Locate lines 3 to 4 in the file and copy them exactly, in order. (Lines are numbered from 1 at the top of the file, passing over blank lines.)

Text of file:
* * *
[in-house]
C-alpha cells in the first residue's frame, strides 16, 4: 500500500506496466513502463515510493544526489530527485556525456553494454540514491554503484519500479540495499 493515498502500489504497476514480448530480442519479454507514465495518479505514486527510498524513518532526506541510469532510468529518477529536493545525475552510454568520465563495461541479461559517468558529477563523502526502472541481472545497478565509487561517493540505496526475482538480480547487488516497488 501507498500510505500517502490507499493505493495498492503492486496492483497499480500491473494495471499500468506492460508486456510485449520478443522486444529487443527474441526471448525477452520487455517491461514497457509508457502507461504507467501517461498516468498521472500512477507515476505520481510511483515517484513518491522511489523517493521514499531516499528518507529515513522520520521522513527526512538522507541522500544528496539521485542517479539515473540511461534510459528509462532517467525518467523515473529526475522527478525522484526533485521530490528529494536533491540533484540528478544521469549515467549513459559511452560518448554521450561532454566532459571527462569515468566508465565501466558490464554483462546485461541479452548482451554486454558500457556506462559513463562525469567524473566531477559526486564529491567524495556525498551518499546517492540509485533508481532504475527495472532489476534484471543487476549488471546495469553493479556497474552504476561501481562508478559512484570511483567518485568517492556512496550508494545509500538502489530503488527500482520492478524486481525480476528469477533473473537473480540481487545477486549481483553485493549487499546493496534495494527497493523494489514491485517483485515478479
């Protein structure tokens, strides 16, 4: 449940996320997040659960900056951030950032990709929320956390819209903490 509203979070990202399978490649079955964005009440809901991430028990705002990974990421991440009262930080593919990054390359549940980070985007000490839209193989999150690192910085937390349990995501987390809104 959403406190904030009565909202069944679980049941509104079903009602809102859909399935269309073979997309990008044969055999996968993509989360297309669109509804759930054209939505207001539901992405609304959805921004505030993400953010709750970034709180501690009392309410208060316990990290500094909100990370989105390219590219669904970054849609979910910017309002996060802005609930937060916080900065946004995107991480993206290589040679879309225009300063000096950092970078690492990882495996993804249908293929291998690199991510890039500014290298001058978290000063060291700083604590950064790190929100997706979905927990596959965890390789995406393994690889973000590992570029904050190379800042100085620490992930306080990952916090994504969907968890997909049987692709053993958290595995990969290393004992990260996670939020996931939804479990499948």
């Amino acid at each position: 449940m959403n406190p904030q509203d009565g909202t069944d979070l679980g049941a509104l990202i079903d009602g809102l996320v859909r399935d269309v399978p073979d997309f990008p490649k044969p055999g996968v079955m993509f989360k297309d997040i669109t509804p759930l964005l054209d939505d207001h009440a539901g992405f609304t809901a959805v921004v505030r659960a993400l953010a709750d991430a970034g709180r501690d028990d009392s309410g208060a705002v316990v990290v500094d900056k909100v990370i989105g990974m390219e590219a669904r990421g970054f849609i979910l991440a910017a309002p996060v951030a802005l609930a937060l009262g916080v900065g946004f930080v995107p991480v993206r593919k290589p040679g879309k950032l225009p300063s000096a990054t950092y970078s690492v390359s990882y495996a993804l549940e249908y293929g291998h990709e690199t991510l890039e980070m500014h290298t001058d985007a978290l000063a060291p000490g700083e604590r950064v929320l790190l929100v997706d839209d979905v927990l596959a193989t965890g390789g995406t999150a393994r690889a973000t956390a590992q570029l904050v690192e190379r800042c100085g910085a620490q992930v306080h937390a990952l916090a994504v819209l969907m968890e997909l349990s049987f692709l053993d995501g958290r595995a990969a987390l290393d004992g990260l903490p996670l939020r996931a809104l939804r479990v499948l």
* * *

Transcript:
């Protein structure tokens, strides 16, 4: 449940996320997040659960900056951030950032990709929320956390819209903490 509203979070990202399978490649079955964005009440809901991430028990705002990974990421991440009262930080593919990054390359549940980070985007000490839209193989999150690192910085937390349990995501987390809104 959403406190904030009565909202069944679980049941509104079903009602809102859909399935269309073979997309990008044969055999996968993509989360297309669109509804759930054209939505207001539901992405609304959805921004505030993400953010709750970034709180501690009392309410208060316990990290500094909100990370989105390219590219669904970054849609979910910017309002996060802005609930937060916080900065946004995107991480993206290589040679879309225009300063000096950092970078690492990882495996993804249908293929291998690199991510890039500014290298001058978290000063060291700083604590950064790190929100997706979905927990596959965890390789995406393994690889973000590992570029904050190379800042100085620490992930306080990952916090994504969907968890997909049987692709053993958290595995990969290393004992990260996670939020996931939804479990499948």
């Amino acid at each position: 449940m959403n406190p904030q509203d009565g909202t069944d979070l679980g049941a509104l990202i079903d009602g809102l996320v859909r399935d269309v399978p073979d997309f990008p490649k044969p055999g996968v079955m993509f989360k297309d997040i669109t509804p759930l964005l054209d939505d207001h009440a539901g992405f609304t809901a959805v921004v505030r659960a993400l953010a709750d991430a970034g709180r501690d028990d009392s309410g208060a705002v316990v990290v500094d900056k909100v990370i989105g990974m390219e590219a669904r990421g970054f849609i979910l991440a910017a309002p996060v951030a802005l609930a937060l009262g916080v900065g946004f930080v995107p991480v993206r593919k290589p040679g879309k950032l225009p300063s000096a990054t950092y970078s690492v390359s990882y495996a993804l549940e249908y293929g291998h990709e690199t991510l890039e980070m500014h290298t001058d985007a978290l000063a060291p000490g700083e604590r950064v929320l790190l929100v997706d839209d979905v927990l596959a193989t965890g390789g995406t999150a393994r690889a973000t956390a590992q570029l904050v690192e190379r800042c100085g910085a620490q992930v306080h937390a990952l916090a994504v819209l969907m968890e997909l349990s049987f692709l053993d995501g958290r595995a990969a987390l290393d004992g990260l903490p996670l939020r996931a809104l939804r479990v499948l």